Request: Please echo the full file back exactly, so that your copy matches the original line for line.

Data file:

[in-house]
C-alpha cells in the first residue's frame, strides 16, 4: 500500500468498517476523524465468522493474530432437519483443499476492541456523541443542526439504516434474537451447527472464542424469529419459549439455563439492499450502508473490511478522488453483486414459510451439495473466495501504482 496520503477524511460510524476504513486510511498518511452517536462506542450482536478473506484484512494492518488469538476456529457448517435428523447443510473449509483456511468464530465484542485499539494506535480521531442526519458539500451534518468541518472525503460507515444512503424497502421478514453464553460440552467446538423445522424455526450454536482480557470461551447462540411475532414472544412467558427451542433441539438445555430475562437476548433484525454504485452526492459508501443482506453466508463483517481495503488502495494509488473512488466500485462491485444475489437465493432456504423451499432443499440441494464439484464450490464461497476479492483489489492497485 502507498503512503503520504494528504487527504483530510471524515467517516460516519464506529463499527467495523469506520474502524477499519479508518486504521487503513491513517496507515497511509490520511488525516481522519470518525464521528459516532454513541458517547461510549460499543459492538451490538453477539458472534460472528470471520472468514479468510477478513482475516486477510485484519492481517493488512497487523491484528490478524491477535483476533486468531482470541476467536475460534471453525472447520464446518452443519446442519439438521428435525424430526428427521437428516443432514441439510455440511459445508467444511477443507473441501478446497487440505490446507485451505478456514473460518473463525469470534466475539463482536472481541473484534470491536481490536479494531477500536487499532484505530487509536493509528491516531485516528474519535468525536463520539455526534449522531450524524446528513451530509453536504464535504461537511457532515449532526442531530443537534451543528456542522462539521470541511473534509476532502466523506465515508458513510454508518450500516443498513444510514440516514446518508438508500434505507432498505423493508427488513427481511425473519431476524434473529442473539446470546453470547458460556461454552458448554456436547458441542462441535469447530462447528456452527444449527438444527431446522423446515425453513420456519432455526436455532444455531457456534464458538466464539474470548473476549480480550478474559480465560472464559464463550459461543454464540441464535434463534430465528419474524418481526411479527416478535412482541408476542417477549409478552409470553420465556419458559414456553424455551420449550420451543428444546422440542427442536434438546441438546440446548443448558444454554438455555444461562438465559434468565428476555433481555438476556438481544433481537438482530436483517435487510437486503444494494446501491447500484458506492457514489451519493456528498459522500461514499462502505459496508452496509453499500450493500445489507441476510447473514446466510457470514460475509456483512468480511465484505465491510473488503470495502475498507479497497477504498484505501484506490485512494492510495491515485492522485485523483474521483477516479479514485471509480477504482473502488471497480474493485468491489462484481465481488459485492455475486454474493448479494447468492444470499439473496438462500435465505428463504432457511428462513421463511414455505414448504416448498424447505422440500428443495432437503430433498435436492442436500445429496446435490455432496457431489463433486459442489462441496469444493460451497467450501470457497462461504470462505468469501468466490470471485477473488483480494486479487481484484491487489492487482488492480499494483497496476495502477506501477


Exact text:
[in-house]
C-alpha cells in the first residue's frame, strides 16, 4: 500500500468498517476523524465468522493474530432437519483443499476492541456523541443542526439504516434474537451447527472464542424469529419459549439455563439492499450502508473490511478522488453483486414459510451439495473466495501504482 496520503477524511460510524476504513486510511498518511452517536462506542450482536478473506484484512494492518488469538476456529457448517435428523447443510473449509483456511468464530465484542485499539494506535480521531442526519458539500451534518468541518472525503460507515444512503424497502421478514453464553460440552467446538423445522424455526450454536482480557470461551447462540411475532414472544412467558427451542433441539438445555430475562437476548433484525454504485452526492459508501443482506453466508463483517481495503488502495494509488473512488466500485462491485444475489437465493432456504423451499432443499440441494464439484464450490464461497476479492483489489492497485 502507498503512503503520504494528504487527504483530510471524515467517516460516519464506529463499527467495523469506520474502524477499519479508518486504521487503513491513517496507515497511509490520511488525516481522519470518525464521528459516532454513541458517547461510549460499543459492538451490538453477539458472534460472528470471520472468514479468510477478513482475516486477510485484519492481517493488512497487523491484528490478524491477535483476533486468531482470541476467536475460534471453525472447520464446518452443519446442519439438521428435525424430526428427521437428516443432514441439510455440511459445508467444511477443507473441501478446497487440505490446507485451505478456514473460518473463525469470534466475539463482536472481541473484534470491536481490536479494531477500536487499532484505530487509536493509528491516531485516528474519535468525536463520539455526534449522531450524524446528513451530509453536504464535504461537511457532515449532526442531530443537534451543528456542522462539521470541511473534509476532502466523506465515508458513510454508518450500516443498513444510514440516514446518508438508500434505507432498505423493508427488513427481511425473519431476524434473529442473539446470546453470547458460556461454552458448554456436547458441542462441535469447530462447528456452527444449527438444527431446522423446515425453513420456519432455526436455532444455531457456534464458538466464539474470548473476549480480550478474559480465560472464559464463550459461543454464540441464535434463534430465528419474524418481526411479527416478535412482541408476542417477549409478552409470553420465556419458559414456553424455551420449550420451543428444546422440542427442536434438546441438546440446548443448558444454554438455555444461562438465559434468565428476555433481555438476556438481544433481537438482530436483517435487510437486503444494494446501491447500484458506492457514489451519493456528498459522500461514499462502505459496508452496509453499500450493500445489507441476510447473514446466510457470514460475509456483512468480511465484505465491510473488503470495502475498507479497497477504498484505501484506490485512494492510495491515485492522485485523483474521483477516479479514485471509480477504482473502488471497480474493485468491489462484481465481488459485492455475486454474493448479494447468492444470499439473496438462500435465505428463504432457511428462513421463511414455505414448504416448498424447505422440500428443495432437503430433498435436492442436500445429496446435490455432496457431489463433486459442489462441496469444493460451497467450501470457497462461504470462505468469501468466490470471485477473488483480494486479487481484484491487489492487482488492480499494483497496476495502477506501477